Climate History Network

A network of interdisciplinary scholars studying past climate change

Call for Postdoctoral Applications for “Studies in Climate Change: The Limits of the Numerical”

U of ChicagoReview of Applications: April 17, 2015.
No Applications Accepted After: May 4, 2015.

The Limits of the Numerical Project at the University of Chicago invites applications for two Postdoctoral Scholar positions supported by the Andrew W. Mellon Foundation, both expected to last for a total of three academic years (2015-18). Each Postdoctoral Scholar will propose and pursue an in-depth study of the role numbers do and do not play in the humanistic understanding of environmental problems related to climate change. “Numbers” is interpreted broadly to include symbolic/mathematical languages.

We anticipate that one project will touch on studies of physical, biological, and policy sciences, and the other on the humanistic disciplines. This research will be performed in residence at the Franke Institute for the Humanities throughout the academic year (late September to mid-June). Our hope is for these projects to interact with and contribute to our larger, ongoing project to understand the role numbers play in areas that develop hermeneutic or interpretive approaches to the study of climate change. at project in turn belongs to a consortial eort, undertaken with Cambridge University and the University of California at Santa Barbara, who will be looking, respectively, at the cases of health care and higher education. Together, these three projects aim for some general conclusions about the powers and limitations of quantitative methods.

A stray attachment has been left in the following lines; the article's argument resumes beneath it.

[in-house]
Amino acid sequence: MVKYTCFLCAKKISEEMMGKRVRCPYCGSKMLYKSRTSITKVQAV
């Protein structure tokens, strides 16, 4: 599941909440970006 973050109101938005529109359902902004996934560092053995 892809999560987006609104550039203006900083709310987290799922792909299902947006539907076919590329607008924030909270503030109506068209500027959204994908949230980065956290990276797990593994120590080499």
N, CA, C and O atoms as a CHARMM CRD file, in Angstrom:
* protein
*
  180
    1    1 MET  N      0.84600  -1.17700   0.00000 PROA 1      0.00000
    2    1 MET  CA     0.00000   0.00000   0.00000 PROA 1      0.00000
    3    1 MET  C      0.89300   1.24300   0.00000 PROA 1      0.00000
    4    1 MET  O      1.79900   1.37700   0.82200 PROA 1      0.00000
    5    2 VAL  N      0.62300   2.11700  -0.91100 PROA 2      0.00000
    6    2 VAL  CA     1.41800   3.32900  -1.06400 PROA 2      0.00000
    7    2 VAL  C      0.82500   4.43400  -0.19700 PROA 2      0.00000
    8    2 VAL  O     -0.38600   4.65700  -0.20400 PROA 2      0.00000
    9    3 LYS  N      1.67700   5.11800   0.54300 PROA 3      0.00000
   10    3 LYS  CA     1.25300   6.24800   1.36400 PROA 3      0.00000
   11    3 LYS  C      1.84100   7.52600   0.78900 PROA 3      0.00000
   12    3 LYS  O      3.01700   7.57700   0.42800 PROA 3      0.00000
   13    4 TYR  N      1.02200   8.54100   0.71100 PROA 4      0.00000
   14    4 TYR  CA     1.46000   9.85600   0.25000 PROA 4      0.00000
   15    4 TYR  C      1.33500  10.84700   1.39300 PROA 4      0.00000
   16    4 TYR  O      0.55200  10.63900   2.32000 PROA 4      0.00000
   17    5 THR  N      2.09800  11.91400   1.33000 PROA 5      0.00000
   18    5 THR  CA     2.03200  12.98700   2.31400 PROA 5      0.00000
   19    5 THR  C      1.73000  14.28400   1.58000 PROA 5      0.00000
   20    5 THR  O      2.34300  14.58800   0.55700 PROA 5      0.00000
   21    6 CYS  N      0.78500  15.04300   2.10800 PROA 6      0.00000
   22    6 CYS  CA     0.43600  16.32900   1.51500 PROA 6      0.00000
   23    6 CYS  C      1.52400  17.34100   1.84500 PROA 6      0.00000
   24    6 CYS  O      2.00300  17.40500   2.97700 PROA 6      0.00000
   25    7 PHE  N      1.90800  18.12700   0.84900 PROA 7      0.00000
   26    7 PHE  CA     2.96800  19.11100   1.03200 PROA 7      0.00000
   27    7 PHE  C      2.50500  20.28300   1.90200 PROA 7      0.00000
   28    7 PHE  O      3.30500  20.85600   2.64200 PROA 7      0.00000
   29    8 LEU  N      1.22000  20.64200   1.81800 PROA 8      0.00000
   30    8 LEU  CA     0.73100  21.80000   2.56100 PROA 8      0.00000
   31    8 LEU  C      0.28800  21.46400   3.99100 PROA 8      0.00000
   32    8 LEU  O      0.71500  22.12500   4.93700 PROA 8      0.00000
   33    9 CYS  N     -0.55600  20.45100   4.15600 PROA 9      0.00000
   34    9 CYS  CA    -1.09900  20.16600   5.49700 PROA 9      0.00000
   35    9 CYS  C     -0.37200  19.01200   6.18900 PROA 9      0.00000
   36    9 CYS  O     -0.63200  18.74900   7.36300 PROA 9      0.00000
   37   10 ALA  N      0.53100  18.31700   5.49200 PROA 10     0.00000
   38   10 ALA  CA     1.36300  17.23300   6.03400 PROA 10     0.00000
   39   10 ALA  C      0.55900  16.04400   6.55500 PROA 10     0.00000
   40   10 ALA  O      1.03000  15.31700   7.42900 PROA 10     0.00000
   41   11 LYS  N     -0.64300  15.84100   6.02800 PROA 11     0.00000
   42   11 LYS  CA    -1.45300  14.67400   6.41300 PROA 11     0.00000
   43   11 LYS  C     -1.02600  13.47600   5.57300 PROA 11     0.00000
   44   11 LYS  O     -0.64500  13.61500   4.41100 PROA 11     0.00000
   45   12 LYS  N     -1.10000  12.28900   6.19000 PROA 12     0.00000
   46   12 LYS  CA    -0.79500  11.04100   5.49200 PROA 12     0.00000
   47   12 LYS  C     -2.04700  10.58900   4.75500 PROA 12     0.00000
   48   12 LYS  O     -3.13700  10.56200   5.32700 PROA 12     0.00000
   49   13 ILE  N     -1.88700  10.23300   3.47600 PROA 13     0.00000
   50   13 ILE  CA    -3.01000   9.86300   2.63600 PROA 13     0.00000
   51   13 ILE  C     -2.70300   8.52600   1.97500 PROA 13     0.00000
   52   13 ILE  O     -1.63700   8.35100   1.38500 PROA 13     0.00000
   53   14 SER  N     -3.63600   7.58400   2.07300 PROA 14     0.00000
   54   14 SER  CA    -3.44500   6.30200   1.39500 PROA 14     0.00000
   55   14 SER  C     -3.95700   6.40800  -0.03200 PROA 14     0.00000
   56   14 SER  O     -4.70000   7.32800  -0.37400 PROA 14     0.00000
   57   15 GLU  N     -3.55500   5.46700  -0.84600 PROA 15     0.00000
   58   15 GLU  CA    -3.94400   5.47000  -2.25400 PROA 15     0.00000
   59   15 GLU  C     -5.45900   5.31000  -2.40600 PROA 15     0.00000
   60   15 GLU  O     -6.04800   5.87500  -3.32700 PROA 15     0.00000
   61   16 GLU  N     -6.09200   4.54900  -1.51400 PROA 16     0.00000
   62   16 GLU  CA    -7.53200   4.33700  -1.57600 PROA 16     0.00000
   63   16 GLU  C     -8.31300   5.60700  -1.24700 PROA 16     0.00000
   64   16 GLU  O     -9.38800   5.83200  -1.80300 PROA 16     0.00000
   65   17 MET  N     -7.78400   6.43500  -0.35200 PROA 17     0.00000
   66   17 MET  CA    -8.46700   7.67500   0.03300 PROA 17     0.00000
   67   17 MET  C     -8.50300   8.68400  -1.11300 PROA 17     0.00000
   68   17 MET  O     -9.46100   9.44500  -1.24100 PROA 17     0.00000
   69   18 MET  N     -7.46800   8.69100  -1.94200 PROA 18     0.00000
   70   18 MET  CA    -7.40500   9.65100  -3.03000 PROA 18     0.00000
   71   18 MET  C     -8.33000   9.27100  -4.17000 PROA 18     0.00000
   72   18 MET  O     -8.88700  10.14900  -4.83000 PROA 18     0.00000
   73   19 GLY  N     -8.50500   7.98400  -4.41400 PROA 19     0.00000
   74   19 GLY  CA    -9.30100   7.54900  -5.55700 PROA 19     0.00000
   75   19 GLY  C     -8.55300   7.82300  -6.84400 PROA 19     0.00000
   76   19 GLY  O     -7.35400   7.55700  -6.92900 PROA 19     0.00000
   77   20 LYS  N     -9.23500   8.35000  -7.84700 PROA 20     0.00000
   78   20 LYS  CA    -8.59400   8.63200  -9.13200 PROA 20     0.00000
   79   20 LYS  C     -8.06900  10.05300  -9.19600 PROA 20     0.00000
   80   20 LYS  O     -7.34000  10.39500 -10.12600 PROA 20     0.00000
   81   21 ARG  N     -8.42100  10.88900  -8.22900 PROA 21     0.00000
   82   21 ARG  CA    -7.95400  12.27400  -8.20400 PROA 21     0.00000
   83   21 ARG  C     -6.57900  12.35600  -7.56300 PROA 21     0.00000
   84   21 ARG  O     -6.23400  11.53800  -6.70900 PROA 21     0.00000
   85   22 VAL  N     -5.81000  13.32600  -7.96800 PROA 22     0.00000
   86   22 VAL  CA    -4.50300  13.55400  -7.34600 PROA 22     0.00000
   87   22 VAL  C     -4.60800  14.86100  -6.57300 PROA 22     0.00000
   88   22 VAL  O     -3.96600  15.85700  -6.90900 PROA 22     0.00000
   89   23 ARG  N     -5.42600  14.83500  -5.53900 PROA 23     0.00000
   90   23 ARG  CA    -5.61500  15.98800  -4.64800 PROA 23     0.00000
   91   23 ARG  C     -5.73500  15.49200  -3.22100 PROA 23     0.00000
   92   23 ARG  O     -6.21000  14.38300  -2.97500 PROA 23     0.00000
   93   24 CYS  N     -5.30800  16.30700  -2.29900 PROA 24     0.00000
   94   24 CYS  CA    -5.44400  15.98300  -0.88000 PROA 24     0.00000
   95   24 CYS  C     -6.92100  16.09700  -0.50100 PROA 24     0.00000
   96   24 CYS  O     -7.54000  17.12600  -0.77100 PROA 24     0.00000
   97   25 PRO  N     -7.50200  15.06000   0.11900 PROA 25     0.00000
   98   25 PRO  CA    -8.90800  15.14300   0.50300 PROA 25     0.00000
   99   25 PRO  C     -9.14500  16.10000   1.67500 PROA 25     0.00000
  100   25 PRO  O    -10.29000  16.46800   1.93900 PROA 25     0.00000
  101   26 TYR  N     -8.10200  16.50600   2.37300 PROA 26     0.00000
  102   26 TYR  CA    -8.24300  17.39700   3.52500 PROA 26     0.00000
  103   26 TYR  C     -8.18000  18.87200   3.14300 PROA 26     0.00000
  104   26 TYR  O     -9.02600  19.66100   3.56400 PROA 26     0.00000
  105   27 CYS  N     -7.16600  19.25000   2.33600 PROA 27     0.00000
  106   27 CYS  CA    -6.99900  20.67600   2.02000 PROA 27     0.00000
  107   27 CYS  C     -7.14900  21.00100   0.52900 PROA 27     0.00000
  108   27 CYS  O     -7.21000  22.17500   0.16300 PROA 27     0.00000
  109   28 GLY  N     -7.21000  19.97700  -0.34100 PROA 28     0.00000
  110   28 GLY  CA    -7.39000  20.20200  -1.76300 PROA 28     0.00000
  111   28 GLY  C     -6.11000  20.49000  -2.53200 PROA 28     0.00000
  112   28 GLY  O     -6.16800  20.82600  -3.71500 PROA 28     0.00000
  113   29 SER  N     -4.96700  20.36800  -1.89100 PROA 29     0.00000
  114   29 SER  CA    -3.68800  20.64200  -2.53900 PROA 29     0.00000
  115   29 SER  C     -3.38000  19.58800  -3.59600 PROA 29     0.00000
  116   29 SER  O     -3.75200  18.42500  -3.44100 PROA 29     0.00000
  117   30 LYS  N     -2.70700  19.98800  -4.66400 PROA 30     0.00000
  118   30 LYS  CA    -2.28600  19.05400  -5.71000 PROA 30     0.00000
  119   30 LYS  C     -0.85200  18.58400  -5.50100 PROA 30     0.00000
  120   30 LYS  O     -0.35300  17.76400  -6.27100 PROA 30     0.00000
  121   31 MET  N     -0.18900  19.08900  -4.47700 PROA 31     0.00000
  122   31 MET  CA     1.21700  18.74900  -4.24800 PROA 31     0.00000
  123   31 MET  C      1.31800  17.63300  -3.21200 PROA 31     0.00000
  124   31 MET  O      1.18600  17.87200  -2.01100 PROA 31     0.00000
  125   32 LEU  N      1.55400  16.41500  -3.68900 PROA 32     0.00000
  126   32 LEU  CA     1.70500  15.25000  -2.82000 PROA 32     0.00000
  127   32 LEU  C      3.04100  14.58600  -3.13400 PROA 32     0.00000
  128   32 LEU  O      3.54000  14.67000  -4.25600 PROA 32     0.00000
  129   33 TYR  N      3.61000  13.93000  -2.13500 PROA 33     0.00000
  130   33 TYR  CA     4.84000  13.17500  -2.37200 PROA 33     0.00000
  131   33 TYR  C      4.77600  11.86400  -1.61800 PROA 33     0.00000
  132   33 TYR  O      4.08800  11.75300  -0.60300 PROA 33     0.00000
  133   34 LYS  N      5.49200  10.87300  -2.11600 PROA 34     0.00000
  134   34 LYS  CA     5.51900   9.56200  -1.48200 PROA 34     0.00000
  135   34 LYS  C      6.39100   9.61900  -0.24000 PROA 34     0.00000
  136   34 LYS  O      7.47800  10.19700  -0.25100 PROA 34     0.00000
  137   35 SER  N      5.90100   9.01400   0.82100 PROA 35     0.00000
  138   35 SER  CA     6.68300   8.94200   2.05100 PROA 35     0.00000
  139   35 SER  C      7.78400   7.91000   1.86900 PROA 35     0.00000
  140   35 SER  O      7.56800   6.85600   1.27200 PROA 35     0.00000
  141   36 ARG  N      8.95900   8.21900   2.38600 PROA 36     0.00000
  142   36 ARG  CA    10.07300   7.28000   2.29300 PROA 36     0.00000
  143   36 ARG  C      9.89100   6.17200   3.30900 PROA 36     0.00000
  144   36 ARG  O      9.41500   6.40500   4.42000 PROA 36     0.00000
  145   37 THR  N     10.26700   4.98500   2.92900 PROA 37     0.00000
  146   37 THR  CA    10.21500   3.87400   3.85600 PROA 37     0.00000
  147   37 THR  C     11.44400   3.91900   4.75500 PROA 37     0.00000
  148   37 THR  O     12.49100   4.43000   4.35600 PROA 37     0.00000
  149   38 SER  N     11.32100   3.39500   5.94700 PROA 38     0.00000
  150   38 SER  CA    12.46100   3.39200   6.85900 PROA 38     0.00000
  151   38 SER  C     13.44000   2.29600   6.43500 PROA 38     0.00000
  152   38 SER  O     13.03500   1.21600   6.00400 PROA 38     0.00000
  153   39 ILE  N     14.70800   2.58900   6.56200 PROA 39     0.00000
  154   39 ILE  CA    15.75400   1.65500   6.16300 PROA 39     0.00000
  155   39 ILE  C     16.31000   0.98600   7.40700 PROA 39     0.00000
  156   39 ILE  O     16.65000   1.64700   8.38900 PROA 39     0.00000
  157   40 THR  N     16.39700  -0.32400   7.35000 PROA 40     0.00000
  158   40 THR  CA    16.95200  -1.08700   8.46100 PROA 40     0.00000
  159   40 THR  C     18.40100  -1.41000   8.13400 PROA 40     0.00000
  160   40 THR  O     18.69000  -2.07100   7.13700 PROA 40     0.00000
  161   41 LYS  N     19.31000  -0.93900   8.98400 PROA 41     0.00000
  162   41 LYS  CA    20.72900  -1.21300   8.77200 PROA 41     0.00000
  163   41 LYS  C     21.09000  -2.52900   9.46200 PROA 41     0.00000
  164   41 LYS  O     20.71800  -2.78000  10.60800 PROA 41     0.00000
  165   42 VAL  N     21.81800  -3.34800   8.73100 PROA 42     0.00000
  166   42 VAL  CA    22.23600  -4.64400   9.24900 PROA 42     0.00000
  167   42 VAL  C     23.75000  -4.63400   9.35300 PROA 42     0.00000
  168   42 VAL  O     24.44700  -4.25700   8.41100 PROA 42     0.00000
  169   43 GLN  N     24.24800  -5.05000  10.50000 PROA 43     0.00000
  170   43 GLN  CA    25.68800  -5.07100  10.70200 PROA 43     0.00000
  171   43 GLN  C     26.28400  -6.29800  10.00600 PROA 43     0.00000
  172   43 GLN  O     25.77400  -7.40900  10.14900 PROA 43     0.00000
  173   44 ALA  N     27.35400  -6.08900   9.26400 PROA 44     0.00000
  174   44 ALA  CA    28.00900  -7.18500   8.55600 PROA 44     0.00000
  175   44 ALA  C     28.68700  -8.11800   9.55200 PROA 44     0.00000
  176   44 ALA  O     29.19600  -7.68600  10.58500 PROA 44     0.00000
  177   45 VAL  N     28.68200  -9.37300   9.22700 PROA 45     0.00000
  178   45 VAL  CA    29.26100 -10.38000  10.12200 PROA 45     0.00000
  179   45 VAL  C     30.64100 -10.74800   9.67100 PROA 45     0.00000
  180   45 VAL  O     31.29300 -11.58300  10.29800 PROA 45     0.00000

Each Postdoctoral Scholar at Chicago will be paired with a faculty mentor relevant to the project. Investigators from all disciplines are encouraged to apply. Applicants must have led their PhDs between 7/1/10 and 7/1/15, and may not hold any other appointment during the period of the Postdoctoral Scholar position. A complete application includes cover letter, C.V., three references, and a 3-5 page project description, and it should be submitted via email to (Ms. Mai Vukcevich). For more, visit


About D Degroot

I am an assistant professor of environmental history at Georgetown University. My research explores flexibility and resilience in the face of climate change across the early modern world. I am the co-administrator of the Climate History Network, and the administrator of For more about my work, visit

Leave a Reply

Fill in your details below or click an icon to log in: Logo

You are commenting using your account. Log Out /  Change )

Google+ photo

You are commenting using your Google+ account. Log Out /  Change )

Twitter picture

You are commenting using your Twitter account. Log Out /  Change )

Facebook photo

You are commenting using your Facebook account. Log Out /  Change )


Connecting to %s


This entry was posted on April 15, 2015 by in Funding, Jobs.
%d bloggers like this: